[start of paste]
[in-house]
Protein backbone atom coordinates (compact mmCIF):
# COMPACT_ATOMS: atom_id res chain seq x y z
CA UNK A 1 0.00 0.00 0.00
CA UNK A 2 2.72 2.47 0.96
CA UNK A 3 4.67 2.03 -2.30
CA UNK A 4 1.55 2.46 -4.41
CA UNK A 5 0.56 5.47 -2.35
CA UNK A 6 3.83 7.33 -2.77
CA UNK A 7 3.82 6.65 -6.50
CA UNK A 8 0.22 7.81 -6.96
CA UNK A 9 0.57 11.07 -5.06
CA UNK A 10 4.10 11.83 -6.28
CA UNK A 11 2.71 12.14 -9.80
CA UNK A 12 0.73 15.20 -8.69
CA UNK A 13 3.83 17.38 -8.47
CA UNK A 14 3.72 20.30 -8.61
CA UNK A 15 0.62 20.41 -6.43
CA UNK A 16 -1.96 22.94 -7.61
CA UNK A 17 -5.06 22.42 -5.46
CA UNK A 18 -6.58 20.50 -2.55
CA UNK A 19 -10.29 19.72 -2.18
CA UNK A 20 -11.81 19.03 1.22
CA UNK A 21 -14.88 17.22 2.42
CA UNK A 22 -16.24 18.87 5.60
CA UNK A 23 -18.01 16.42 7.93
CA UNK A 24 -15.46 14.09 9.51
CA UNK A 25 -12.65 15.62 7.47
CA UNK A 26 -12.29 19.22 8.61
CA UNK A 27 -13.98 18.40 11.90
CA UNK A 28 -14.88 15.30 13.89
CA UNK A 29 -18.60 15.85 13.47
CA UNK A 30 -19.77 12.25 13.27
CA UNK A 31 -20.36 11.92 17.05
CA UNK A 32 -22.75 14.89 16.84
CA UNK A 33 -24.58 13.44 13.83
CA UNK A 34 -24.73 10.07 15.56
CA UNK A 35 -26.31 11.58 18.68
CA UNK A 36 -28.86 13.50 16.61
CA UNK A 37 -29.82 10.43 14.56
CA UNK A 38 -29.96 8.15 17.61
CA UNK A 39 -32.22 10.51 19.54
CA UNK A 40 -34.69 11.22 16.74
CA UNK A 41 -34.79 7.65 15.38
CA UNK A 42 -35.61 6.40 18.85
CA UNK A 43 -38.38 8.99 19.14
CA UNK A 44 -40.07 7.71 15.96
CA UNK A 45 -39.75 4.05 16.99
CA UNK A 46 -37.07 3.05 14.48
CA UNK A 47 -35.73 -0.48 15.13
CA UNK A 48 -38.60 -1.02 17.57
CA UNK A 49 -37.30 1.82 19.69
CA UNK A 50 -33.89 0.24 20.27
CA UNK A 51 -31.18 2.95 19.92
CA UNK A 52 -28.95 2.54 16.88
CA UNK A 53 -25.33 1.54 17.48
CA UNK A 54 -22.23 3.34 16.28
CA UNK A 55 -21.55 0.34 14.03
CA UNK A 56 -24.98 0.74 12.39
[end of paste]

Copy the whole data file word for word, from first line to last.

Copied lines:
[in-house]
Protein backbone atom coordinates (compact mmCIF):
# COMPACT_ATOMS: atom_id res chain seq x y z
CA UNK A 1 0.00 0.00 0.00
CA UNK A 2 2.72 2.47 0.96
CA UNK A 3 4.67 2.03 -2.30
CA UNK A 4 1.55 2.46 -4.41
CA UNK A 5 0.56 5.47 -2.35
CA UNK A 6 3.83 7.33 -2.77
CA UNK A 7 3.82 6.65 -6.50
CA UNK A 8 0.22 7.81 -6.96
CA UNK A 9 0.57 11.07 -5.06
CA UNK A 10 4.10 11.83 -6.28
CA UNK A 11 2.71 12.14 -9.80
CA UNK A 12 0.73 15.20 -8.69
CA UNK A 13 3.83 17.38 -8.47
CA UNK A 14 3.72 20.30 -8.61
CA UNK A 15 0.62 20.41 -6.43
CA UNK A 16 -1.96 22.94 -7.61
CA UNK A 17 -5.06 22.42 -5.46
CA UNK A 18 -6.58 20.50 -2.55
CA UNK A 19 -10.29 19.72 -2.18
CA UNK A 20 -11.81 19.03 1.22
CA UNK A 21 -14.88 17.22 2.42
CA UNK A 22 -16.24 18.87 5.60
CA UNK A 23 -18.01 16.42 7.93
CA UNK A 24 -15.46 14.09 9.51
CA UNK A 25 -12.65 15.62 7.47
CA UNK A 26 -12.29 19.22 8.61
CA UNK A 27 -13.98 18.40 11.90
CA UNK A 28 -14.88 15.30 13.89
CA UNK A 29 -18.60 15.85 13.47
CA UNK A 30 -19.77 12.25 13.27
CA UNK A 31 -20.36 11.92 17.05
CA UNK A 32 -22.75 14.89 16.84
CA UNK A 33 -24.58 13.44 13.83
CA UNK A 34 -24.73 10.07 15.56
CA UNK A 35 -26.31 11.58 18.68
CA UNK A 36 -28.86 13.50 16.61
CA UNK A 37 -29.82 10.43 14.56
CA UNK A 38 -29.96 8.15 17.61
CA UNK A 39 -32.22 10.51 19.54
CA UNK A 40 -34.69 11.22 16.74
CA UNK A 41 -34.79 7.65 15.38
CA UNK A 42 -35.61 6.40 18.85
CA UNK A 43 -38.38 8.99 19.14
CA UNK A 44 -40.07 7.71 15.96
CA UNK A 45 -39.75 4.05 16.99
CA UNK A 46 -37.07 3.05 14.48
CA UNK A 47 -35.73 -0.48 15.13
CA UNK A 48 -38.60 -1.02 17.57
CA UNK A 49 -37.30 1.82 19.69
CA UNK A 50 -33.89 0.24 20.27
CA UNK A 51 -31.18 2.95 19.92
CA UNK A 52 -28.95 2.54 16.88
CA UNK A 53 -25.33 1.54 17.48
CA UNK A 54 -22.23 3.34 16.28
CA UNK A 55 -21.55 0.34 14.03
CA UNK A 56 -24.98 0.74 12.39